Tips for Moving to a Neighborhood You’ll Love

Moving Tips

Spanish house with tile roof

Chicago-area Realtor Danielle Procopio knows just the advice to give her current clients, a retired Oregon couple moving to be closer to their grandchildren. She asks for their wish list of amenities, which in this case happens to include walkability, parks and wooded areas.

Then she goes to work sending photos of neighborhoods and instructing them to explore Google Maps Street View before their next visit to town.  

Her number one suggestion once their plane lands will be get out and see the locales by car and on foot. “It’s the best way to get to know an area,” she said. Danielle will join them and is not shy about knocking on doors. “Most people are open and understanding. I find most people like talking about their area.”

It’s relatively easy to do a preliminary check on critical stats like the job market, home prices and climate with a quick internet search from afar. As a realtor, Danielle is a local expert who can provide insight on the softer side of a successful move, to fully experience an area so that her client’s next spot on the map will be one they love. 

Walk the Neighborhood Before You Move

You can tell a lot about an area by how it presents itself.  “Note how busy it is. If there are a lot of closed businesses that could indicate financial trouble. How do the homes look, are they well maintained?” says Danielle.

Make a point of visiting at different times of the day, even different times of the year if possible. Activity can vary with the seasons, as does the weather. For example, our Oregon couple may have to get used to Chicago’s severe wind chill factor. Also consider how different noise levels and traffic that can come with different seasons, possibly bringing tourists or other culture shock moments.

photo of a Southern California neighborhood

Ask Yourself if the Area Has What You Need

It’s important to consider your daily habits and interests and make sure the area will accommodate. If you’re a big shopper, Danielle suggests looking at websites that list stores, districts and malls for the area. “If you want to be near a certain type of store, doing a search for that is a good place to start.”

If you’re a dog owner you might want to check to see if the area is dog friendly. Look to see if people are out with their best friends. “Talk to a local dog walker, groomer or vet to find out where they take their dogs for exercise and recreation then visit those places,” says Danielle said.

If you’re into fitness and a healthy lifestyle, Danielle suggests says those types of facilities usually need to be seen in person. “Check that the local health food store has the items you regularly buy. You may want to try out the local hiking trail, take a run, or get a trial pass to the local gym.” Danielle cautions against going by online ratings alone. “A gym may have the best ratings online but you get there and find it’s too small or you don’t like the machines or amenities they offer.”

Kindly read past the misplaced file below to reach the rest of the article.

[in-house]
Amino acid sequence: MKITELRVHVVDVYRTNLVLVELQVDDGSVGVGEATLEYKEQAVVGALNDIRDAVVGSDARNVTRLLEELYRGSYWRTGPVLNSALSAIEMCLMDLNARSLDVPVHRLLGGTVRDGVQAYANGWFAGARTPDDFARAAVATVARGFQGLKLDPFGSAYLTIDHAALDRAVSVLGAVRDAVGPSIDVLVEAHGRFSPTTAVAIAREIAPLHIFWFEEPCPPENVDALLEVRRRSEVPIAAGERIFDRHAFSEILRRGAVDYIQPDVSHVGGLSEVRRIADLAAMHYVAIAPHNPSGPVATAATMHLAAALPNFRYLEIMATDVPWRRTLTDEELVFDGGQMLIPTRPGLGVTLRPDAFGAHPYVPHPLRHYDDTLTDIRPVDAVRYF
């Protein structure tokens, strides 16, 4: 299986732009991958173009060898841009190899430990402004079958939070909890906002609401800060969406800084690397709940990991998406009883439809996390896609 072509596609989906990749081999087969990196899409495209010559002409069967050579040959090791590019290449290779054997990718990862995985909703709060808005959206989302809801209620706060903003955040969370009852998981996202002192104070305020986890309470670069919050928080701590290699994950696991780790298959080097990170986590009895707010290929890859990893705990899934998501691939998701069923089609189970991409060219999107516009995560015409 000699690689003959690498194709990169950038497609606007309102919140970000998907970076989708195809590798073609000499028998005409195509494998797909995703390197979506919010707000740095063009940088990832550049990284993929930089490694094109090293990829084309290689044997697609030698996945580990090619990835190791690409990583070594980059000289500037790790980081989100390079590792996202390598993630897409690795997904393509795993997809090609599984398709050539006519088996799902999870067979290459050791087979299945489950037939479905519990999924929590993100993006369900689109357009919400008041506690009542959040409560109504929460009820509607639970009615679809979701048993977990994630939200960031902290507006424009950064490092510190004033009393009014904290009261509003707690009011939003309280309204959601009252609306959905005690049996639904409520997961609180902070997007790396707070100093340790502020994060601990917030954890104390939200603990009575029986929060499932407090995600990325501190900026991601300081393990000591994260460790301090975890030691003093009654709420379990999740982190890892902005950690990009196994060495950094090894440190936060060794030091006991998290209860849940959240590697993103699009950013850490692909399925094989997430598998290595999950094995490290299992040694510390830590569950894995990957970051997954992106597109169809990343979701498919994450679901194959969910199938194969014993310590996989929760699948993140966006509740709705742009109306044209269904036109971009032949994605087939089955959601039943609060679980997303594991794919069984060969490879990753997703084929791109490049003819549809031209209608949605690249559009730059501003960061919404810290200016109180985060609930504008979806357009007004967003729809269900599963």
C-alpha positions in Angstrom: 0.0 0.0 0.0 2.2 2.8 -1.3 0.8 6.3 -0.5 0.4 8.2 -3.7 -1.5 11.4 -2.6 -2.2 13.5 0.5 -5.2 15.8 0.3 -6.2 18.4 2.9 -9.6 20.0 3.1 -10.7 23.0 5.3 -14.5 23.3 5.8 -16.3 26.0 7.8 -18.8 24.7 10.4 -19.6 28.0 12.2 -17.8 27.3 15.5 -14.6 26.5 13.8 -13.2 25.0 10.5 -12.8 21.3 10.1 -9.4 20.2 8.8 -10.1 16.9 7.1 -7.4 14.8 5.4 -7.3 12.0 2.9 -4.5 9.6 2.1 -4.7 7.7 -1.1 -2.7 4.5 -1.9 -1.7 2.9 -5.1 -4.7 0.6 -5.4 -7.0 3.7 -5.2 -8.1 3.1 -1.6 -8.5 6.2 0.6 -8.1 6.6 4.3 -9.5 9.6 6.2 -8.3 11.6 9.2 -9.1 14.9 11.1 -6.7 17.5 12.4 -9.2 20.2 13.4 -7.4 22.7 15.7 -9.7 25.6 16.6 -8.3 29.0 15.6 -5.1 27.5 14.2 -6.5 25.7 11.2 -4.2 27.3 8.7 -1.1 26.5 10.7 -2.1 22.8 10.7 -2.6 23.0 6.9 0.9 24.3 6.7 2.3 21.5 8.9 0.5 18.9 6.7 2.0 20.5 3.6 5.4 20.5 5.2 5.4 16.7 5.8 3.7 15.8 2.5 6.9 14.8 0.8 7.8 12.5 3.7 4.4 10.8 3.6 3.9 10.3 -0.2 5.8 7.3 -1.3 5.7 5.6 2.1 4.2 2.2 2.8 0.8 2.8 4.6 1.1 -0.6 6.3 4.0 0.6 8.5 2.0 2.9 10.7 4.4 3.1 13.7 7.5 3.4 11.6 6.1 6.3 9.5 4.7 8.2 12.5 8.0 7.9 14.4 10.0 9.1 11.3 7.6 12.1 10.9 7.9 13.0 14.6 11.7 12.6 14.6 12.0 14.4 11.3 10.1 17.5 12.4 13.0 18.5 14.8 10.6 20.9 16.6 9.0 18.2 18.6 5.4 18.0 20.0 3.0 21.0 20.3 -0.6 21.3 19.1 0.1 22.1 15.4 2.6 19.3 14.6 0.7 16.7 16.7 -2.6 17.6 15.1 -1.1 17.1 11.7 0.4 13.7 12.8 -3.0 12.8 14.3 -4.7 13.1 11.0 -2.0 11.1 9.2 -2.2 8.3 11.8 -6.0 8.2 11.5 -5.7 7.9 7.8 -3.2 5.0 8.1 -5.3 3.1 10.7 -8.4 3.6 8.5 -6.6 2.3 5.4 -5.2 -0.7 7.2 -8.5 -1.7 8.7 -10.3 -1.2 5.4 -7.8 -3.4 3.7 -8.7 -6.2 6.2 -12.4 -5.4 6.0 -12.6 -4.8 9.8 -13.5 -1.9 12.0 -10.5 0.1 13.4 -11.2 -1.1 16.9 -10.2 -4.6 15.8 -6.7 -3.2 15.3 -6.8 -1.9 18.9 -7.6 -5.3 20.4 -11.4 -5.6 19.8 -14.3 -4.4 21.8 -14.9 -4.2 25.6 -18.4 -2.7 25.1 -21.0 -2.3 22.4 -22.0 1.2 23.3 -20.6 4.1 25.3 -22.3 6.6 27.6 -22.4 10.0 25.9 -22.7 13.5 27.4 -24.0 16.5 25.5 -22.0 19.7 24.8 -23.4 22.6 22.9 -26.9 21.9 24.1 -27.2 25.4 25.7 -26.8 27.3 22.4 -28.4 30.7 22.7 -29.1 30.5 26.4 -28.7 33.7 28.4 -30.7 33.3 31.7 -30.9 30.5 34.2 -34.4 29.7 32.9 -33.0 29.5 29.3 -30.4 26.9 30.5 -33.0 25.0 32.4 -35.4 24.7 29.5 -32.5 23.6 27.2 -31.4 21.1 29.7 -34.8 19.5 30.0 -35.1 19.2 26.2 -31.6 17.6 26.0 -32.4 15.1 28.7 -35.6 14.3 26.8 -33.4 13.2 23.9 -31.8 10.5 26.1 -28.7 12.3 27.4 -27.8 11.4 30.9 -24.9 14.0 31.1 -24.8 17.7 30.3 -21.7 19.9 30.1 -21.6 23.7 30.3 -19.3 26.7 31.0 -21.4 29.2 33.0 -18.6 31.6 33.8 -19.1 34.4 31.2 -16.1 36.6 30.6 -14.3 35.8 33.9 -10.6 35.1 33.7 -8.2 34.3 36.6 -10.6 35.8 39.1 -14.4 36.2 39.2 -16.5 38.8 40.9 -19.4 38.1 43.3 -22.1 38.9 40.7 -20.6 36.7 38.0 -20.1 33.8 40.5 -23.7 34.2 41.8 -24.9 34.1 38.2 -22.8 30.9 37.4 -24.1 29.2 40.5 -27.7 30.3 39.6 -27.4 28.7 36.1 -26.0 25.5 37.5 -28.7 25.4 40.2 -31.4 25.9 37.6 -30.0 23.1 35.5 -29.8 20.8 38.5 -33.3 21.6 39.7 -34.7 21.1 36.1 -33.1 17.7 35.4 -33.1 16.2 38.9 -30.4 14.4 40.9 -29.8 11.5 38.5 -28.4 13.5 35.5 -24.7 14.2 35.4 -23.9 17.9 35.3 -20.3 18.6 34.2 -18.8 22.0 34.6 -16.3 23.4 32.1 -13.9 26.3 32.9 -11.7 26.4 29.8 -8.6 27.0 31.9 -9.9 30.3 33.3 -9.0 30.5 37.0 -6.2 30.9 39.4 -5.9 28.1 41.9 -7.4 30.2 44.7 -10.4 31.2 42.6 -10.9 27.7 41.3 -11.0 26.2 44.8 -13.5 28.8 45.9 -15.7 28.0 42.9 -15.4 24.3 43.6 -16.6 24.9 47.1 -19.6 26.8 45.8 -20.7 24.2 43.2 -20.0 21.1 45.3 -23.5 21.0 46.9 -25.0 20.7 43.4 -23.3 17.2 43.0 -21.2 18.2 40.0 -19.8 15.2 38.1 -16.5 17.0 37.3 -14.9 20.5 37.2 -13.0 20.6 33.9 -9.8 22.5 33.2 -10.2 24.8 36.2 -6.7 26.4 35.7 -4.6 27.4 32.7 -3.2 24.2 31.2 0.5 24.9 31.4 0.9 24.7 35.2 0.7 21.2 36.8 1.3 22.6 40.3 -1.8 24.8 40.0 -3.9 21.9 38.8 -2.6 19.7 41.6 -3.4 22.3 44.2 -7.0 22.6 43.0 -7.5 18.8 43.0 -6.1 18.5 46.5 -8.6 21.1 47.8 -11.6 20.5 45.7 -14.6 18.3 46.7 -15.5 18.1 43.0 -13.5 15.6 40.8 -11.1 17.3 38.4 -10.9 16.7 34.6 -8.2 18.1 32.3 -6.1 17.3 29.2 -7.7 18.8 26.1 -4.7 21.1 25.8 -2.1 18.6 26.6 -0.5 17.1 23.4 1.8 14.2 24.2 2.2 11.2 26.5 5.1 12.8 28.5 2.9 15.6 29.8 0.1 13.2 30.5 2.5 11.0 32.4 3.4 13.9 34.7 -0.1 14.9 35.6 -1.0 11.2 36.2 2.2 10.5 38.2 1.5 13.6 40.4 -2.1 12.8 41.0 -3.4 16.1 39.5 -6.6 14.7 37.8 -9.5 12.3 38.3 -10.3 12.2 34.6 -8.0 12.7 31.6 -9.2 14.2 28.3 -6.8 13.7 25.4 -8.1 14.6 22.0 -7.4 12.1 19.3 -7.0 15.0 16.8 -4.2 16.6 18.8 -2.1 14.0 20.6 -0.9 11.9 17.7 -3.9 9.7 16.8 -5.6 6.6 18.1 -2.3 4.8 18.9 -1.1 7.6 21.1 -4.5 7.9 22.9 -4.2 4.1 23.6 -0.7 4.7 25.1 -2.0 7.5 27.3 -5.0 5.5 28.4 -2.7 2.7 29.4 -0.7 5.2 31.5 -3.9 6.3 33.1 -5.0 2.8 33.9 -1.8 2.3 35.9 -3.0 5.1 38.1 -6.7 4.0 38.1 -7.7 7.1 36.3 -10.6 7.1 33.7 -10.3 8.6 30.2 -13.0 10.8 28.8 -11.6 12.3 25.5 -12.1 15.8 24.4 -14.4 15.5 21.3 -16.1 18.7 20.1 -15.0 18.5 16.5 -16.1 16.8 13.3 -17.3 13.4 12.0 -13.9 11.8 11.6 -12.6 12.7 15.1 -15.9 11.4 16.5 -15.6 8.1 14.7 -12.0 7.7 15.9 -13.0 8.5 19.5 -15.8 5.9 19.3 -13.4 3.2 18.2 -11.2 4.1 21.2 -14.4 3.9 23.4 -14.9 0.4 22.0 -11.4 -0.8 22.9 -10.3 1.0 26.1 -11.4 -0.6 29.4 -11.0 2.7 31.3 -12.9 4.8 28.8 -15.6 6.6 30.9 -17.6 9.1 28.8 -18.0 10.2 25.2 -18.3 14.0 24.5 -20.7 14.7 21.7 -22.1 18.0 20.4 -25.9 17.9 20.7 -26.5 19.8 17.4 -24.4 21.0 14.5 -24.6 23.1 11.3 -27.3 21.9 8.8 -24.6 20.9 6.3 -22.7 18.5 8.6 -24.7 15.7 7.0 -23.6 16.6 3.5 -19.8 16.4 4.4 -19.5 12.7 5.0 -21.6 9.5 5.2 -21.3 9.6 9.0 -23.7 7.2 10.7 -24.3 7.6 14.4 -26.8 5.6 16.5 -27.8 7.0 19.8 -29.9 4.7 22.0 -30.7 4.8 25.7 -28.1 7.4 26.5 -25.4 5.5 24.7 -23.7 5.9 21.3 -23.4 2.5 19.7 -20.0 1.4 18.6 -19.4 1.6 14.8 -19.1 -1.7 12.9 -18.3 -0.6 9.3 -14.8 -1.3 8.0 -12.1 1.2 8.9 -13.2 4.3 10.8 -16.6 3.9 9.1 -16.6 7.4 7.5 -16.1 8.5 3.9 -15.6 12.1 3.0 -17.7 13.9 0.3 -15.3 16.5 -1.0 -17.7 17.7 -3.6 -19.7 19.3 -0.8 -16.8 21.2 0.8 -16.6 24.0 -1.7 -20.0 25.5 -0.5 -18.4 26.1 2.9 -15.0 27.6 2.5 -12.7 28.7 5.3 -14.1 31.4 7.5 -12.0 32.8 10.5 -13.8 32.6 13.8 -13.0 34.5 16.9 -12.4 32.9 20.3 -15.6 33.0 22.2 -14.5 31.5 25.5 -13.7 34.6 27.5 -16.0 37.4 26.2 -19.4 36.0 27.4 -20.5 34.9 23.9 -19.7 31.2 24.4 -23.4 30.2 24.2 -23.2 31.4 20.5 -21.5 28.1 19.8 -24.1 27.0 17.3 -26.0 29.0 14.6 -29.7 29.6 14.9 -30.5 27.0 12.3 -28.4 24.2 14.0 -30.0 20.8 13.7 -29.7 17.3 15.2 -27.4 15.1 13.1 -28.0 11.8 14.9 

Love the nightlife? Grab a drink in a local bar, take in some live music by local bands, go dancing at the nearest club or see a movie at the local theatre. See if the people and the scene fit your taste. City papers usually provide listings of different venues and the crowds they cater to.

Figure Out Your Commute Before You Move

If you’ll be using your car to get around, don’t forget to check your commute to work. “Drive the route you would take during rush hour,” Danielle said.

If you don’t plan to drive, be sure to look into the public transit system. “Check the schedules and walk to the bus stop or train station you’ll be using.” Note what neighborhoods you have to walk through to get there. Are there sidewalks or will you be walking through grass or in the street? Is the stop covered?”

Involve Your Kids in the Search for a New Neighborhood

For parents, the place they choose to live is often dictated by finding the best school districts.  But you might also want to know if the community is family-friendly. Danielle suggests, “Take your kids to the local park, and talk to parents and try attending local events such as PTA meetings that could connect you with people who can provide insight.” Also, if you plan on having your child take the bus to school, check that the home you buy will be close enough to the pick-up route.

Moving Resources

There are plenty of online tools to help research a neighborhood. Here are a few of Danielle’s favorites:

Walkability – If walking to all your favorite places is important to you, Walkscore.com will tell you how an area is rated for getting around on foot.

Online Reviews – Look at reviews on Yelp and Google for local restaurants and businesses you would use frequently such as dry cleaners and auto shops.

Safety – The website Crimereports.com provides up-to-the-minute neighborhood crime reports and notes sex offenders in the area.

Schools – Find a good school for your kids by reading the ratings on the site Greatschools.org.

News – Subscribe to local newspapers, either print or online. Look for neighborhood blogs and subscribe to daily news feeds. Many cities have neighborhood reviews in their local newspapers and magazines. “These articles eliminate some of the legwork by identifying the pros and cons of living in an area,” says Danielle.

Moving to a new city has its challenges but hopefully with these tips you can find an area you love!

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